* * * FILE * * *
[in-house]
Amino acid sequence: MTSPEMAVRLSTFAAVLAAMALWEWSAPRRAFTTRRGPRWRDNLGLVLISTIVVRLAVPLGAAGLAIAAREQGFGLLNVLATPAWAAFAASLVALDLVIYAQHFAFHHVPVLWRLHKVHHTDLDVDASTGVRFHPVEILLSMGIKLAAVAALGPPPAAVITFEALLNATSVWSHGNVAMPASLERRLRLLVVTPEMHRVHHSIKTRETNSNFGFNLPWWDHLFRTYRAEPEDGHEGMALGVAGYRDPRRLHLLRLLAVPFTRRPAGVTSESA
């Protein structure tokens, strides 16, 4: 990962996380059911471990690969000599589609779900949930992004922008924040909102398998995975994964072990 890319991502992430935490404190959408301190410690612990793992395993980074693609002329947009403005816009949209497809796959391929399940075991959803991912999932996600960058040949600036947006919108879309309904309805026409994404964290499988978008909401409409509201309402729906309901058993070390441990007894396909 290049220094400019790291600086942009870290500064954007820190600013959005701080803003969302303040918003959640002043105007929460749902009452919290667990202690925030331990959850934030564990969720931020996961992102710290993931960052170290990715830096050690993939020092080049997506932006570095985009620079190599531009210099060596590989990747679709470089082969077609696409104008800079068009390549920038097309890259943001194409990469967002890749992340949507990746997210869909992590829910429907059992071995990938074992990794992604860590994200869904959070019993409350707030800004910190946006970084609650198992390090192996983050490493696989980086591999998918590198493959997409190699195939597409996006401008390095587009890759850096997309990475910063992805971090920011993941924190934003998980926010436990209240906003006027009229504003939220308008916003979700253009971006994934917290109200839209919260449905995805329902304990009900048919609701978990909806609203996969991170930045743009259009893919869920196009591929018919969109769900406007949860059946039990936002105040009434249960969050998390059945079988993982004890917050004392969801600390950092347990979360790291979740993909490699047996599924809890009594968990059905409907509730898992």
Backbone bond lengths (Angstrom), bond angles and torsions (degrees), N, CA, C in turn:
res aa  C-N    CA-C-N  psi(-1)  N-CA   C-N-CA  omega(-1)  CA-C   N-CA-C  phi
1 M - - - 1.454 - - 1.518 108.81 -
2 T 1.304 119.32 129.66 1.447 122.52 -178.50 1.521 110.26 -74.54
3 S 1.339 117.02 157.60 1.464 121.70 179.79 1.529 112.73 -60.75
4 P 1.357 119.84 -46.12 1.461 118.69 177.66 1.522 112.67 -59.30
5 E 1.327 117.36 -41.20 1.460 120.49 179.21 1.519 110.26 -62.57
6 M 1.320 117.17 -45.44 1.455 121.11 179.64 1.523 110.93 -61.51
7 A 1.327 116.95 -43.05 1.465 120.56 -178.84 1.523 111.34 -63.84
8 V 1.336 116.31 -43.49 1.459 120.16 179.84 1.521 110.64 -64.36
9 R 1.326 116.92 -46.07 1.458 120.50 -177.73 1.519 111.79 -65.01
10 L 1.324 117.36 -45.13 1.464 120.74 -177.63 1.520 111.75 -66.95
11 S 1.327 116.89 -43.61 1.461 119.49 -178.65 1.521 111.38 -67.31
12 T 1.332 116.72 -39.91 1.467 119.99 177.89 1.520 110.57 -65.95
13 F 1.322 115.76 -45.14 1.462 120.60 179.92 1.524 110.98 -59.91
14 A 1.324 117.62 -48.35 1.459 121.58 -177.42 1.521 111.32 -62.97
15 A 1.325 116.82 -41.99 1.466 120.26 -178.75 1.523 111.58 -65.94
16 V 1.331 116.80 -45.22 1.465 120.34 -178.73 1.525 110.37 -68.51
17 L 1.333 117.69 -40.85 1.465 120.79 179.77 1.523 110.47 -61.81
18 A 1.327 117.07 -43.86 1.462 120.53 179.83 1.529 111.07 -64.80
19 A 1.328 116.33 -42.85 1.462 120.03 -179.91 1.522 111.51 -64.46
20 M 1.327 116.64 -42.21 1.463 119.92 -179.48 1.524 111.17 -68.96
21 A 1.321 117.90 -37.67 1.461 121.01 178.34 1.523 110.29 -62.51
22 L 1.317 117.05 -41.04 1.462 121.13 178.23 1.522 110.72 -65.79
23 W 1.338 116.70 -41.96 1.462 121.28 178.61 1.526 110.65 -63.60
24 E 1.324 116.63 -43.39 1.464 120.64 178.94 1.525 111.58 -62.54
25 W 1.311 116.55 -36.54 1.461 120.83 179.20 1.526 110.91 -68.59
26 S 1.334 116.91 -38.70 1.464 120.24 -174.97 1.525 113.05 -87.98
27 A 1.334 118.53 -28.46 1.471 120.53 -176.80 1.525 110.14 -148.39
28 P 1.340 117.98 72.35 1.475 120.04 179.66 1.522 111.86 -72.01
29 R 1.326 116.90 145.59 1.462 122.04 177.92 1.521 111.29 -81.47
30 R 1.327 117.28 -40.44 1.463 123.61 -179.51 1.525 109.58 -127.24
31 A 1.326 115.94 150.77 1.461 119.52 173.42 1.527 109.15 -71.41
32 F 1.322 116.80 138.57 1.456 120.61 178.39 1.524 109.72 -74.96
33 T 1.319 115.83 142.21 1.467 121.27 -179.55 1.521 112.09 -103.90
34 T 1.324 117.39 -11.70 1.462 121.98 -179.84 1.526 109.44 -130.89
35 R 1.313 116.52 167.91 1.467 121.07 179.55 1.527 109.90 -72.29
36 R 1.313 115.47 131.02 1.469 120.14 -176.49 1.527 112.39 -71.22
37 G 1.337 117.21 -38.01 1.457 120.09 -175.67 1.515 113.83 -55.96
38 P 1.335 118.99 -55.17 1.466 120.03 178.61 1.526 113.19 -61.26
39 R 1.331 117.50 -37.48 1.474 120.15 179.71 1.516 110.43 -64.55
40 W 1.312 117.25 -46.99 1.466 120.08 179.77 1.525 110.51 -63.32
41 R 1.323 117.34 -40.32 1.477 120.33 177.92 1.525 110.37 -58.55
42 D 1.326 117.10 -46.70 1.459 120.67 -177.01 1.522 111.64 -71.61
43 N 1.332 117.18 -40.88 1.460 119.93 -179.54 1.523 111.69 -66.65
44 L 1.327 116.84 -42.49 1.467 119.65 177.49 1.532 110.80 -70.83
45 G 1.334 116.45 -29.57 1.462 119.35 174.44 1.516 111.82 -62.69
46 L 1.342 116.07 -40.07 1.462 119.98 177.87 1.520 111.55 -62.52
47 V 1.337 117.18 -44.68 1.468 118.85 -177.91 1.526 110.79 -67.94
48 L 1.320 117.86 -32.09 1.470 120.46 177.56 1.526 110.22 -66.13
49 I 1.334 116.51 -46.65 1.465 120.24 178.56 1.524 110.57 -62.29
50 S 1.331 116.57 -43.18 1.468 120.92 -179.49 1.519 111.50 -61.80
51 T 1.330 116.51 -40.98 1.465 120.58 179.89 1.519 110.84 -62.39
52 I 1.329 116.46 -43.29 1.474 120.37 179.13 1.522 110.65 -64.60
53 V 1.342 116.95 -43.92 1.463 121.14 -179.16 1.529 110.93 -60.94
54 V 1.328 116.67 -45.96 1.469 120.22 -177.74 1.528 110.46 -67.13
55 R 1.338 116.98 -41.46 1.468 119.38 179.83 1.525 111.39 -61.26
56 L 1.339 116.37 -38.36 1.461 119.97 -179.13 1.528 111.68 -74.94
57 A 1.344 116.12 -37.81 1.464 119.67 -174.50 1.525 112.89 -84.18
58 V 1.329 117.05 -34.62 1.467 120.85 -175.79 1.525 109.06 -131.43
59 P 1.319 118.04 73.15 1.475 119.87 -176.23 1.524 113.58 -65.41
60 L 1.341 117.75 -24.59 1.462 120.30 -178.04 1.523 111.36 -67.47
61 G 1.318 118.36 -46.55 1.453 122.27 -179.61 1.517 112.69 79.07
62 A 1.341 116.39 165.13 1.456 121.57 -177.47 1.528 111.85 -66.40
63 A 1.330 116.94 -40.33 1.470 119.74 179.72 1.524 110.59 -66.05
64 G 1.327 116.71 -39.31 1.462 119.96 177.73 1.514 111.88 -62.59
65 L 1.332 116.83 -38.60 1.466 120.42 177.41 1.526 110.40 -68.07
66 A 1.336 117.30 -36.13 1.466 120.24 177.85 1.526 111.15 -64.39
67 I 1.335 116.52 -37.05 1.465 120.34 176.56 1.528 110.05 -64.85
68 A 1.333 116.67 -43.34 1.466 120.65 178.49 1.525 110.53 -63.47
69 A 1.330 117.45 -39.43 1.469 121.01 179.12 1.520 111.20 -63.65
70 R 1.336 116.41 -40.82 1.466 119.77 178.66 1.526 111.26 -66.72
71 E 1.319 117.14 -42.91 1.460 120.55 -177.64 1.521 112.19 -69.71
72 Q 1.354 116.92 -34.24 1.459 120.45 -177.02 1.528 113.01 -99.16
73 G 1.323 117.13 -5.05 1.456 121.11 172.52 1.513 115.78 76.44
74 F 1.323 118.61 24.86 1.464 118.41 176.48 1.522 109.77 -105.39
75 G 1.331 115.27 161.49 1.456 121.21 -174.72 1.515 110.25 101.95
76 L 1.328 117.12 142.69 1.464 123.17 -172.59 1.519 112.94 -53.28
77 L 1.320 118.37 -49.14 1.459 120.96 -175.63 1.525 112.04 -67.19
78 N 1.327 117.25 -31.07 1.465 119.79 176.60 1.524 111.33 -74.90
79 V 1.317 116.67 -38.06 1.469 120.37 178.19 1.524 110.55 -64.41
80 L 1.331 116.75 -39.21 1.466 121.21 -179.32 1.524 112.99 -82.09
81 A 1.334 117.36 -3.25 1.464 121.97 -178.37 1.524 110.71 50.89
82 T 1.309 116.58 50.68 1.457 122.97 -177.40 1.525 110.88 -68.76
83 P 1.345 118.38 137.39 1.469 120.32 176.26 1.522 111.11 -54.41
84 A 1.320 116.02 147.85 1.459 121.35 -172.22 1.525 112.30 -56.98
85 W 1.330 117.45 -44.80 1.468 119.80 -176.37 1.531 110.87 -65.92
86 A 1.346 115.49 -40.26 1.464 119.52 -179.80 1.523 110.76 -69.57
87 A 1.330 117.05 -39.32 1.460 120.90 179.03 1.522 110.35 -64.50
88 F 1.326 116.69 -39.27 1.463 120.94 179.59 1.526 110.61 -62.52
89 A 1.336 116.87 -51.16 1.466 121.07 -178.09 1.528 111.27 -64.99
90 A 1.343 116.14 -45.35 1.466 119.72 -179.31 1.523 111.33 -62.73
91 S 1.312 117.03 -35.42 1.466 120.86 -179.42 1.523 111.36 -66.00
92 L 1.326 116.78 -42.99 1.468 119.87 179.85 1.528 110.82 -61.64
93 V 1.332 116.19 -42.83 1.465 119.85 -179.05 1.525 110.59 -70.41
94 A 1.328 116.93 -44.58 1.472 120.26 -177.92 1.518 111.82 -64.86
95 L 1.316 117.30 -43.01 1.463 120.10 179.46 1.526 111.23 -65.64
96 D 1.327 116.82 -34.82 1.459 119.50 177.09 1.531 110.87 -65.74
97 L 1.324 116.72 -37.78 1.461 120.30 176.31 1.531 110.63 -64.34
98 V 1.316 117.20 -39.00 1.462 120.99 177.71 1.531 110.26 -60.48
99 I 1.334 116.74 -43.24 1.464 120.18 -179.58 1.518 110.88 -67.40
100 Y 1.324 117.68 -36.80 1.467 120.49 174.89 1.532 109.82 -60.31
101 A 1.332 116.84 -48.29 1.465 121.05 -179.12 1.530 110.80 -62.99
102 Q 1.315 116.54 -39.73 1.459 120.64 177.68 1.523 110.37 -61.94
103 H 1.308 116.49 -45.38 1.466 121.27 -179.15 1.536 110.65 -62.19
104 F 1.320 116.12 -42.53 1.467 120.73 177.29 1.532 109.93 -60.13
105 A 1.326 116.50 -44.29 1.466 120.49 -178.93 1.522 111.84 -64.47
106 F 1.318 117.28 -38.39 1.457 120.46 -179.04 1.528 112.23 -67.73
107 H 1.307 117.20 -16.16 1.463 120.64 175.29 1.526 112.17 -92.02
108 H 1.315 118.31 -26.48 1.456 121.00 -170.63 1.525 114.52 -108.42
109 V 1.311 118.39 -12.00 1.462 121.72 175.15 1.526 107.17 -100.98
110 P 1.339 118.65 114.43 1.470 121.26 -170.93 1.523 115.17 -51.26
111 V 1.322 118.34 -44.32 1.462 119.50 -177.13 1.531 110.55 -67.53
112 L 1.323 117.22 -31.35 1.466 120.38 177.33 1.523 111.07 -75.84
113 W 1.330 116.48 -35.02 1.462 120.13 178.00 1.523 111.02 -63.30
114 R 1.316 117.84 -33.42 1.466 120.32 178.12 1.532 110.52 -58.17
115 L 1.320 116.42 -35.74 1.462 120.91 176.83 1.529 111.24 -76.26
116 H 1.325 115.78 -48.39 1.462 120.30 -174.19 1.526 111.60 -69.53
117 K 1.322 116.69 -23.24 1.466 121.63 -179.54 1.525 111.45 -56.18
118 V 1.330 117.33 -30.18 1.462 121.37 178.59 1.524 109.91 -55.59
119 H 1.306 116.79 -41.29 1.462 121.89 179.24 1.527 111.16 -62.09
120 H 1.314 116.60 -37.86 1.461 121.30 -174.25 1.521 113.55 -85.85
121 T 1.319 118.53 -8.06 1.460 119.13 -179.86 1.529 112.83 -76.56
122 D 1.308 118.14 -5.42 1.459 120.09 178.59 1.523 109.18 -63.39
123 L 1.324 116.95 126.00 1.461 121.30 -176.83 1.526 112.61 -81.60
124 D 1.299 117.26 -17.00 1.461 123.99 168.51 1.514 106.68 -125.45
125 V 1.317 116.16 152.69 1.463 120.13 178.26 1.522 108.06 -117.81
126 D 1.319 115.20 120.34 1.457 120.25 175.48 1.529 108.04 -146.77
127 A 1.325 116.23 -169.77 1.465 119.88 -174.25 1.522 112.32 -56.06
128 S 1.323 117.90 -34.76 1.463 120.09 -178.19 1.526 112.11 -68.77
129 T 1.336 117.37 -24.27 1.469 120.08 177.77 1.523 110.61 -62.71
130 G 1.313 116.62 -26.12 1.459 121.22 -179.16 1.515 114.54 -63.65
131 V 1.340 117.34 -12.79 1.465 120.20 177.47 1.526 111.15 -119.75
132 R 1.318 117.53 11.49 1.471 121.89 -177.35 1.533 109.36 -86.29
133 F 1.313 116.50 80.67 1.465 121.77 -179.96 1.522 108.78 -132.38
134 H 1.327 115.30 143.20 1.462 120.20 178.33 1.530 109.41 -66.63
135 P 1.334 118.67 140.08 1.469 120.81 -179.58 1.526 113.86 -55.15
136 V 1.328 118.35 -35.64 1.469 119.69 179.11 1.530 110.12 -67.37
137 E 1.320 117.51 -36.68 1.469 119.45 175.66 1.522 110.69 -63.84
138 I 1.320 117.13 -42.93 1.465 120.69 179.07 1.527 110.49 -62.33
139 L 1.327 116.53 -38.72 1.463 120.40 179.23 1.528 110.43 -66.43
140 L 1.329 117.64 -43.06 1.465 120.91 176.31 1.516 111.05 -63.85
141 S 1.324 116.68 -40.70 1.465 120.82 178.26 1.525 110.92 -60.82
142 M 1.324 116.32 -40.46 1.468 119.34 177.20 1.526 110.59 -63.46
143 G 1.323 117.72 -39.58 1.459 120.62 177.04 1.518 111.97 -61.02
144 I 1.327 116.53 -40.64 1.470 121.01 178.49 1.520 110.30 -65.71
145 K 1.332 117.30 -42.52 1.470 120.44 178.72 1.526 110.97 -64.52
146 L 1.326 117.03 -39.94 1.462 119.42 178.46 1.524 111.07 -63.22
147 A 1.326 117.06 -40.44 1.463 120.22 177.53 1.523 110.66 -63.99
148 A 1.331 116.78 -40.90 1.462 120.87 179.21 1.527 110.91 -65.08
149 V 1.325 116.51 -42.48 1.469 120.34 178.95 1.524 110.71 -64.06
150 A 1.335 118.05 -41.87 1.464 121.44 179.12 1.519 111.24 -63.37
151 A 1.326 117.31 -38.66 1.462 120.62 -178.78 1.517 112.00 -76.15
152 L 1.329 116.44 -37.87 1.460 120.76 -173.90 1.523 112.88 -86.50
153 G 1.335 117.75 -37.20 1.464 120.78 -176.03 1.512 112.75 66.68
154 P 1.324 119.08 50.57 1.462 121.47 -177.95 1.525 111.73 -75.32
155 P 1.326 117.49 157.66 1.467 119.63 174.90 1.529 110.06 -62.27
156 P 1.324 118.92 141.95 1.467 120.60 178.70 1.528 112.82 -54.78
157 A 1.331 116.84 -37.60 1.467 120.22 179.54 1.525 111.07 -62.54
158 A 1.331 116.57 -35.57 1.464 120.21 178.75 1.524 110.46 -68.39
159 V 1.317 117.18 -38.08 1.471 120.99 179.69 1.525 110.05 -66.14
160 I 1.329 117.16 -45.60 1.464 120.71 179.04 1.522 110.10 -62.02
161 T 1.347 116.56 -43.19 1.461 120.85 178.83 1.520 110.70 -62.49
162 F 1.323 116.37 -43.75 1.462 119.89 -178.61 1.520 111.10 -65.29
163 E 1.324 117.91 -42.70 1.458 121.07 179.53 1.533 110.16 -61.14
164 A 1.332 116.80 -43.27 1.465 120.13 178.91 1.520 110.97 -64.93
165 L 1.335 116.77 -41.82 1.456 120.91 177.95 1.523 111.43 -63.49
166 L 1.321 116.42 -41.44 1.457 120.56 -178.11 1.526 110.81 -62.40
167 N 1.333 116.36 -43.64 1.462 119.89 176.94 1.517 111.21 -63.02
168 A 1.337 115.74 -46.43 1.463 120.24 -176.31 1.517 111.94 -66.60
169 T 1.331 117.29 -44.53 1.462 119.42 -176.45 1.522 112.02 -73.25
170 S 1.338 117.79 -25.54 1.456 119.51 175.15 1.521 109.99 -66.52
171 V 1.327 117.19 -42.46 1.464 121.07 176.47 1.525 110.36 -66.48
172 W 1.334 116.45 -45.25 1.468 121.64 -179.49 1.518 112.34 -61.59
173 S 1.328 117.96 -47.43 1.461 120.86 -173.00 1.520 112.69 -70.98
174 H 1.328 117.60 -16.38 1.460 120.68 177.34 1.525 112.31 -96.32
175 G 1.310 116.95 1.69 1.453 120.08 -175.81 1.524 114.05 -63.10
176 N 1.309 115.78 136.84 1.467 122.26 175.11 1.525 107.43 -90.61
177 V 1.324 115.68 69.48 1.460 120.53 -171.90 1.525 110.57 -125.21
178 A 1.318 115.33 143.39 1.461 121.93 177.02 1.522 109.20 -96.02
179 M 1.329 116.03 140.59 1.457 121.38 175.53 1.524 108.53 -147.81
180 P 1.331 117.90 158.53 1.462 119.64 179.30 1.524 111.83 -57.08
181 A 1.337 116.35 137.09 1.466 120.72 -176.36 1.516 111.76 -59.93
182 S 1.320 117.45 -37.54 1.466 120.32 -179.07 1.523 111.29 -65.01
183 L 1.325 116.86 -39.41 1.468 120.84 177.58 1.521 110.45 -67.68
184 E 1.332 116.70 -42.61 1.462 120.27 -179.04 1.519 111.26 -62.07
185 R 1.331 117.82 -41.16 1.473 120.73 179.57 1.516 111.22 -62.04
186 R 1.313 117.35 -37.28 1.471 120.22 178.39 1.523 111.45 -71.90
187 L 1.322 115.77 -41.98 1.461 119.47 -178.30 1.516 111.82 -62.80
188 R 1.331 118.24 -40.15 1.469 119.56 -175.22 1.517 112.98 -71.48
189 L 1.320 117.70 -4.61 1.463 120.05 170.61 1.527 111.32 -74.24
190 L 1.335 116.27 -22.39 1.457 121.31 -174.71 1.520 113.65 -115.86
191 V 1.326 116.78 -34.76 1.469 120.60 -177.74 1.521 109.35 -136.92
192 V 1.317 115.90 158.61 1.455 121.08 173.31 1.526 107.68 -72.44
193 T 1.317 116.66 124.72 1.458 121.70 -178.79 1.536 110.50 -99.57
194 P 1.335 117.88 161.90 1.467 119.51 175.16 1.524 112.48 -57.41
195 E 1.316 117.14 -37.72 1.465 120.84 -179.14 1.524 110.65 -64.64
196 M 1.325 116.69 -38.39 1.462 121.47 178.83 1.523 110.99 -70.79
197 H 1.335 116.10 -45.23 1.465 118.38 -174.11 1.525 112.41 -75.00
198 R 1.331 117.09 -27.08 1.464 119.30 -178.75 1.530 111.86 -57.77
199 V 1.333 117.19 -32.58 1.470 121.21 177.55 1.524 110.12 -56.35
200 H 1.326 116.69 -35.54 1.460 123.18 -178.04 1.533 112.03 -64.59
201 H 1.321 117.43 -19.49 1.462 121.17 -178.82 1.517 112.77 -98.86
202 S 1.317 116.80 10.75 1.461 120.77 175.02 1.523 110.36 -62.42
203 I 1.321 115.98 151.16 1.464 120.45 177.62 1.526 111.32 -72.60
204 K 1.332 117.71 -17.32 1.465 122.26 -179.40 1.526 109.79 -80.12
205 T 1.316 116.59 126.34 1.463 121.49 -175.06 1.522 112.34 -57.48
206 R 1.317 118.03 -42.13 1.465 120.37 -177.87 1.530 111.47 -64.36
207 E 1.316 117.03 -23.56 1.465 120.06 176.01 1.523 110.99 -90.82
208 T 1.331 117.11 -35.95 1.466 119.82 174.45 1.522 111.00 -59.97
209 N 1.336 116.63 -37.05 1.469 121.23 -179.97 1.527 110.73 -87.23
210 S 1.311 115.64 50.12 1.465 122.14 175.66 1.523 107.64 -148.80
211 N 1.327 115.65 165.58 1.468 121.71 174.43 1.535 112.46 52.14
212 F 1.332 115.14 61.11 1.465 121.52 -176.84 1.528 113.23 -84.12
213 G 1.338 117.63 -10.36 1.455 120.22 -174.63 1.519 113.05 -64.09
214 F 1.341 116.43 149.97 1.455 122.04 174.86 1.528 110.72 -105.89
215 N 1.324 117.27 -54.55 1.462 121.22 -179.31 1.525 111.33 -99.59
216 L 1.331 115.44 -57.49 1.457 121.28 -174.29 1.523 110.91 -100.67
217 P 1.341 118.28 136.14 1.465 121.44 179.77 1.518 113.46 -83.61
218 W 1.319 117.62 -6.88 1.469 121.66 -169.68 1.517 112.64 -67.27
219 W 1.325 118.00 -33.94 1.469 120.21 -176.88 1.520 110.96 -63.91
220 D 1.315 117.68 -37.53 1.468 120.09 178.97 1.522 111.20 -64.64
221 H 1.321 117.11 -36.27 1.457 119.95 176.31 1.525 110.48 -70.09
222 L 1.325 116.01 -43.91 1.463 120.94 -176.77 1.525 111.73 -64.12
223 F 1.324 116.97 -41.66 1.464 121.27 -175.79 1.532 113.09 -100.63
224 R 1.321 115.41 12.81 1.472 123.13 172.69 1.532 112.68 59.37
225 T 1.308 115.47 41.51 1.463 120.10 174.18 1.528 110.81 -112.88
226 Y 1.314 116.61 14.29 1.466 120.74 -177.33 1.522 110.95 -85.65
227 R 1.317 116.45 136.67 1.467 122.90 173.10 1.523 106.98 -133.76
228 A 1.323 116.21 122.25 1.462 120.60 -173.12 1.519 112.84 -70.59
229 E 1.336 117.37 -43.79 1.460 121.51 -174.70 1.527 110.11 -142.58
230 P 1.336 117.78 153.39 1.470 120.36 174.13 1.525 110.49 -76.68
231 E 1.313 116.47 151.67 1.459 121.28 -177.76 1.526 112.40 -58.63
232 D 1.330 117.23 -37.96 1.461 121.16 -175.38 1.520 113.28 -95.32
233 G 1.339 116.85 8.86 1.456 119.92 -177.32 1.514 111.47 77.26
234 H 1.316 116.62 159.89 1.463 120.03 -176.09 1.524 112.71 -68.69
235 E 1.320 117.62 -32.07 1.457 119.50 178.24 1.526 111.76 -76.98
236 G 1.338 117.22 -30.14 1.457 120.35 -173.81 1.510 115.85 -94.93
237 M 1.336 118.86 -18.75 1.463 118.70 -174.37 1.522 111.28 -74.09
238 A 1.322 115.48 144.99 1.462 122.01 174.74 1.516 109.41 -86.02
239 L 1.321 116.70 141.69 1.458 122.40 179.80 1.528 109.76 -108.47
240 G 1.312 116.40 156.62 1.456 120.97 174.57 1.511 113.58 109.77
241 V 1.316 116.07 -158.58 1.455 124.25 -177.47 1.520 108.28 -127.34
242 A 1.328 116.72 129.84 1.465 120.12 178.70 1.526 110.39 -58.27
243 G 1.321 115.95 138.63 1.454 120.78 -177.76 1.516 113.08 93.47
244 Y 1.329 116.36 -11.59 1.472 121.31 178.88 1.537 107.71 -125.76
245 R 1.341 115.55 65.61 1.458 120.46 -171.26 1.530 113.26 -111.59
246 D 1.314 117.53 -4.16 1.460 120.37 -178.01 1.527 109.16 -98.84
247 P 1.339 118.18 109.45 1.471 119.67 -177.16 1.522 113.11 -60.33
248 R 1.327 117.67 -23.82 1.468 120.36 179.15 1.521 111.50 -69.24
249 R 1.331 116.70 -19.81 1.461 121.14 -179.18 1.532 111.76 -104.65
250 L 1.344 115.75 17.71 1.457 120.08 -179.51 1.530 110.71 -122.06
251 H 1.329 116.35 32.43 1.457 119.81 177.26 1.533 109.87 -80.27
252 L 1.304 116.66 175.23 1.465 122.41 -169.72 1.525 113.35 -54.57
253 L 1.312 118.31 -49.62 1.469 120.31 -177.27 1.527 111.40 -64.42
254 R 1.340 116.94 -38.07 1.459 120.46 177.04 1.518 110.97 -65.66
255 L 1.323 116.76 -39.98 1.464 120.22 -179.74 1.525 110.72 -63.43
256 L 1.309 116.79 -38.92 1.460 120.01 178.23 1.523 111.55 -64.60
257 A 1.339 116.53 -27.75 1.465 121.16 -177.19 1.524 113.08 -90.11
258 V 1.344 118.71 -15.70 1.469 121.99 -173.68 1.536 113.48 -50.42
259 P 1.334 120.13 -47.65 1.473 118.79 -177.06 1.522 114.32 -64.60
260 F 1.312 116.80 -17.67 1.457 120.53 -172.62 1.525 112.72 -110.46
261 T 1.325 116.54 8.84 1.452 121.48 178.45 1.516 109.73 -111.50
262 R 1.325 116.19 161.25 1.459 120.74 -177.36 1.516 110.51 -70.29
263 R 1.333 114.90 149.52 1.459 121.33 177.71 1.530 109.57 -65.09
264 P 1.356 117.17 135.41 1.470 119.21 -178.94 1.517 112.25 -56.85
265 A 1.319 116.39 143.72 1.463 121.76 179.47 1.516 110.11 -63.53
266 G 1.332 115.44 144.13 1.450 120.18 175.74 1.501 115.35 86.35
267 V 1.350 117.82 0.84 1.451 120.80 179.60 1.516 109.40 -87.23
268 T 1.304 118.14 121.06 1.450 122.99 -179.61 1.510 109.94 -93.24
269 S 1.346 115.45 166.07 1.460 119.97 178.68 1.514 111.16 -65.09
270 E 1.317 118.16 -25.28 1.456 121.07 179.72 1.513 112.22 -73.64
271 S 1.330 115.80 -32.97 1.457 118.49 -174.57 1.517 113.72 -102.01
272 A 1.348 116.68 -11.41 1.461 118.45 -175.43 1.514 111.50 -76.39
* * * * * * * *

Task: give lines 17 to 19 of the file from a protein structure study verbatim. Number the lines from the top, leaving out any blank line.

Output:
12 T 1.332 116.72 -39.91 1.467 119.99 177.89 1.520 110.57 -65.95
13 F 1.322 115.76 -45.14 1.462 120.60 179.92 1.524 110.98 -59.91
14 A 1.324 117.62 -48.35 1.459 121.58 -177.42 1.521 111.32 -62.97